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Ontario Liberal Leader Dalton McGuinty greets cheering supporters during a campaign stop in Oakville, Ontario on Wednesday October 5, 2011. (THE CANADIAN PRESS/Frank Gunn) (Frank Gunn/THE CANADIAN PRESS)
Ontario Liberal Leader Dalton McGuinty greets cheering supporters during a campaign stop in Oakville, Ontario on Wednesday October 5, 2011. (THE CANADIAN PRESS/Frank Gunn) (Frank Gunn/THE CANADIAN PRESS)

Ontario election

A grudging mandate to Dalton McGuinty Add to ...

In grudgingly giving Dalton McGuinty and the Ontario Liberals an opportunity to form the next government, Ontario voters expressed their discontent with all options. The Liberals must now urgently address the twin challenges of an economic downturn and a large deficit.

Mr. McGuinty governed and campaigned as a reformist moderate. He exhibited the most depth and consistency of the party leaders. Some of his policies are divisive, even wrong-headed, as in much of the Green Energy Act. But voters were looking for experienced economic management. Mr. McGuinty offered some of that, and his successes and aspirations in education resonated.

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He did not coast in his second term; he brought in the HST and cut pharmacists' fees. In his new government, he needs to apply that resolve in areas where it has hitherto been weak, particularly in dealing with public-sector workers and institutions. He needs to deliver on the zero fee increases he wants from doctors, and must take a similarly hard line with others, such as universities. He must continue to reform health care and contract out more services to reduce health-care costs. And he needs to reconnect with entire parts of the province – rural Ontario, the North – that rejected him.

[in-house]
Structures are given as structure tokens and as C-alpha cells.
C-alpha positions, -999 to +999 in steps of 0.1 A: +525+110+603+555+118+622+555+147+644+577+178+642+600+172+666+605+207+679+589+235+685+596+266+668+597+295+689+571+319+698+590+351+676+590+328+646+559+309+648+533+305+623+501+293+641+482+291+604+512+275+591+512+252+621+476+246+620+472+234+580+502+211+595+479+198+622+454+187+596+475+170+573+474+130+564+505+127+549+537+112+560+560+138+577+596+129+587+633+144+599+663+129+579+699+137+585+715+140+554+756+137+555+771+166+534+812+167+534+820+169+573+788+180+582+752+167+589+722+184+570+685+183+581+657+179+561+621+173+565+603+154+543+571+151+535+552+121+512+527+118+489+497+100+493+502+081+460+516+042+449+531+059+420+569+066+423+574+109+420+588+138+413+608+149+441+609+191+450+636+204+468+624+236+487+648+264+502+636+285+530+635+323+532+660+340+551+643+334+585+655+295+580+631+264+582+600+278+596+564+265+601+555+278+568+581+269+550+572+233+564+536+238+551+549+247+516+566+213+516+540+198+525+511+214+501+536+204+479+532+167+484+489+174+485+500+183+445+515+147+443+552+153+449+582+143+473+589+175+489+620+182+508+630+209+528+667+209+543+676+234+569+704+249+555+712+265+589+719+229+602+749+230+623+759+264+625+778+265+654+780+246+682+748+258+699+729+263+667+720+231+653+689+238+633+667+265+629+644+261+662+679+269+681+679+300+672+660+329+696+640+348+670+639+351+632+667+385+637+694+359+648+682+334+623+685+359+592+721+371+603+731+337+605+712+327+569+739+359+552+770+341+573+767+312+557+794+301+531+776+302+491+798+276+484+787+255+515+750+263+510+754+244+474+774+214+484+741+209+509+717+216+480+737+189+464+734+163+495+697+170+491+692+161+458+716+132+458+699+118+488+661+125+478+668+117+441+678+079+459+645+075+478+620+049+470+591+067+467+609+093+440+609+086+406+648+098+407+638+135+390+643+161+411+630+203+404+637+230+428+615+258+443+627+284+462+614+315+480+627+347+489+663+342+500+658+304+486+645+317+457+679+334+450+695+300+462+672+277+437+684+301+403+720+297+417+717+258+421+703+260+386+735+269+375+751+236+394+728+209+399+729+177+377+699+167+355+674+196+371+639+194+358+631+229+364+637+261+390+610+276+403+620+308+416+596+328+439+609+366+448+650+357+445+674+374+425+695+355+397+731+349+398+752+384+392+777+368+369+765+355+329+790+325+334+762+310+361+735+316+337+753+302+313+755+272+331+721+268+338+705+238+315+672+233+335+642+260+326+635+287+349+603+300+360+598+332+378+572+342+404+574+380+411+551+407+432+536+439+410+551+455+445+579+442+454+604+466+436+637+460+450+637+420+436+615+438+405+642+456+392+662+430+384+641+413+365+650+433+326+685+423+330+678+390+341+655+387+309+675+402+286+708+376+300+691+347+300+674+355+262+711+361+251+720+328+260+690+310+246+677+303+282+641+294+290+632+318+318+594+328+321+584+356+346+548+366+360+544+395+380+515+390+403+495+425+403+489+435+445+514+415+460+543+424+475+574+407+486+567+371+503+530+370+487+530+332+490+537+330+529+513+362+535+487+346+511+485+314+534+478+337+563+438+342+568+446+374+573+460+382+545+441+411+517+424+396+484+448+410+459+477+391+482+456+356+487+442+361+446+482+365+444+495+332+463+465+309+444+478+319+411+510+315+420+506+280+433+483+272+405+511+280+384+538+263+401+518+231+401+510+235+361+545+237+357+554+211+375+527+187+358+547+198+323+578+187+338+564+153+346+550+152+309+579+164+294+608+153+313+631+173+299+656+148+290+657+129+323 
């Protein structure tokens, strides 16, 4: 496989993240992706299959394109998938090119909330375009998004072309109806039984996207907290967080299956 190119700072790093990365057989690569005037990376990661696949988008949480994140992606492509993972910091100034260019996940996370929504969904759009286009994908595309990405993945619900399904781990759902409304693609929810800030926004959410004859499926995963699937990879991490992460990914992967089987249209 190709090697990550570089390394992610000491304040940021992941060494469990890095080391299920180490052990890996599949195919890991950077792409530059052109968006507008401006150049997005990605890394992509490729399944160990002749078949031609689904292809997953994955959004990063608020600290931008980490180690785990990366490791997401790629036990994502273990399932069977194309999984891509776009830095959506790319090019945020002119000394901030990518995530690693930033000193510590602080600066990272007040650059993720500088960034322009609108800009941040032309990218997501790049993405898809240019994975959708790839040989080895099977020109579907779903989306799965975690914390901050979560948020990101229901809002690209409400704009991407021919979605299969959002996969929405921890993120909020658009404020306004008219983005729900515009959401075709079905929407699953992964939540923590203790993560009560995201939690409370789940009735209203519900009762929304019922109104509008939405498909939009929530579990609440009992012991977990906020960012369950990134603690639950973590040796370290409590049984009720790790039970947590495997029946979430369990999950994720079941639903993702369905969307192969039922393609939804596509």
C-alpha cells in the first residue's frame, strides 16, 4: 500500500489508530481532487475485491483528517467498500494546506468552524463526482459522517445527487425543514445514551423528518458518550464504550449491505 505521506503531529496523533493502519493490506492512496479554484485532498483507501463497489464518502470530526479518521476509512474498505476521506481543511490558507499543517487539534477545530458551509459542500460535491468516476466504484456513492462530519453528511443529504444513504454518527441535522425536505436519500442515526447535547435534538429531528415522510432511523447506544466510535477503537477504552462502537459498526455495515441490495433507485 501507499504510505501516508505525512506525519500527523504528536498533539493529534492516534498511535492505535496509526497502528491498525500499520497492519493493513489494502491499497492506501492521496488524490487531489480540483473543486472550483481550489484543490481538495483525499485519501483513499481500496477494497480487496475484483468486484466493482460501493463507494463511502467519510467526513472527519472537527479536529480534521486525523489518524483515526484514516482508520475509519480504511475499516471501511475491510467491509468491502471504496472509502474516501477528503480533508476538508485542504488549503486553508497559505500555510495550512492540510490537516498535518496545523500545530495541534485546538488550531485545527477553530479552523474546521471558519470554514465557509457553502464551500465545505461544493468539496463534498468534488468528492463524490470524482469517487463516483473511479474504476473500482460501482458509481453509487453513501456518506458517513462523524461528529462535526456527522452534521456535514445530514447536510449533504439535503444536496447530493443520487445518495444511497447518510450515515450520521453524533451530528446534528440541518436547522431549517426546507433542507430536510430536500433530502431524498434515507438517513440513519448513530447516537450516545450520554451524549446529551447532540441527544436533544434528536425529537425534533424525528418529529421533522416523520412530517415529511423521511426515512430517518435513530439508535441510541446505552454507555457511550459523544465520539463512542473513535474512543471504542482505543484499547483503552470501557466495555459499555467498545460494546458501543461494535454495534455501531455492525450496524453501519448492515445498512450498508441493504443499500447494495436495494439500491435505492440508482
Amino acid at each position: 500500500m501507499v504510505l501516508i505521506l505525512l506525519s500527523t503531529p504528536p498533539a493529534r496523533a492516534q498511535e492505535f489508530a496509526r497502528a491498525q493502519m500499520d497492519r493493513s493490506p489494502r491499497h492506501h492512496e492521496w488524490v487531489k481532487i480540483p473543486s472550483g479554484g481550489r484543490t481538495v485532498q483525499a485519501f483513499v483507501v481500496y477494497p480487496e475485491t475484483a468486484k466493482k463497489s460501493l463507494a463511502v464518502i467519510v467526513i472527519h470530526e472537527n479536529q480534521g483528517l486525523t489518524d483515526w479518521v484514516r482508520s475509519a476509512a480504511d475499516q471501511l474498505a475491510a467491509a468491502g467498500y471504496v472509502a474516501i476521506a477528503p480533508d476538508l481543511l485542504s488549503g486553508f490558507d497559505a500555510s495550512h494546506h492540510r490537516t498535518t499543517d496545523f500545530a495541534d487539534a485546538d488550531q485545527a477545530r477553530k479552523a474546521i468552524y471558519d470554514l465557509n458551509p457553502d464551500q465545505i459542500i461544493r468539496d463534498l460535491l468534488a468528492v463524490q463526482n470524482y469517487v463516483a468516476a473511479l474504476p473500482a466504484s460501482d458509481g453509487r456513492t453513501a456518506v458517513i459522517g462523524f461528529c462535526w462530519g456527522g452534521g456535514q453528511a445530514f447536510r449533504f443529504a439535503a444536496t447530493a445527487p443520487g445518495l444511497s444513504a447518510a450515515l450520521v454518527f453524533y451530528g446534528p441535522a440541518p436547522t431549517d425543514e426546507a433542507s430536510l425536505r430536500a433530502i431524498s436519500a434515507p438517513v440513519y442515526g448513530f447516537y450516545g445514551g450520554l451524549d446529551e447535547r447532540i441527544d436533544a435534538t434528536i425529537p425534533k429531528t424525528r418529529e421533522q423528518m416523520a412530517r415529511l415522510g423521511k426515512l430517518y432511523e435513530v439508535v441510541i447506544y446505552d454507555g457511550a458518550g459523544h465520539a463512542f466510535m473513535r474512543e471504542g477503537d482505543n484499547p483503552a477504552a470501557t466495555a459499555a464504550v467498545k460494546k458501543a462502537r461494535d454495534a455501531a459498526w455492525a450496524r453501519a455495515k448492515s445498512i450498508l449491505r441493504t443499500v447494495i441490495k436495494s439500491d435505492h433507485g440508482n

The public never had great faith in Mr. McGuinty; power was there for Tim Hudak's taking. But the Progressive Conservative leader erred by embracing fear. He mounted sustained attacks on Liberal policies with “foreign” beneficiaries. He defended a misleading pamphlet on sex education that had homophobic undertones. And he attacked Mr. McGuinty, rather offering his own positive option.

Mr. Hudak can learn from his mistakes, build on his fundamental thoughtfulness and likeability as a politician – traits that got buried in a campaign of sustained negativity – take the growth in vote that his party achieved, work harder in urban Ontario, and emerge as a stronger candidate next time.

The NDP returned as a more significant legislative presence under a personally appealing new leader, Andrea Horwath. They may have new relevance, in spite of old, damaging ideas about government intervention in the economy. That is not in the Ontario mainstream, and if she hopes to exert influence in the legislature, Ms. Horwath will need to begin some ideological renewal within her party.

The Liberals' mandate at Queen's Park is tenuous. Mr. McGuinty will need to exercise some new political skills to renew his cabinet and hold on to power. With bold steps to reduce public-sector spending, continued reforms in health care and narrow, targeted interventions in education, the Liberals can lead Ontario through the troubled times to come.

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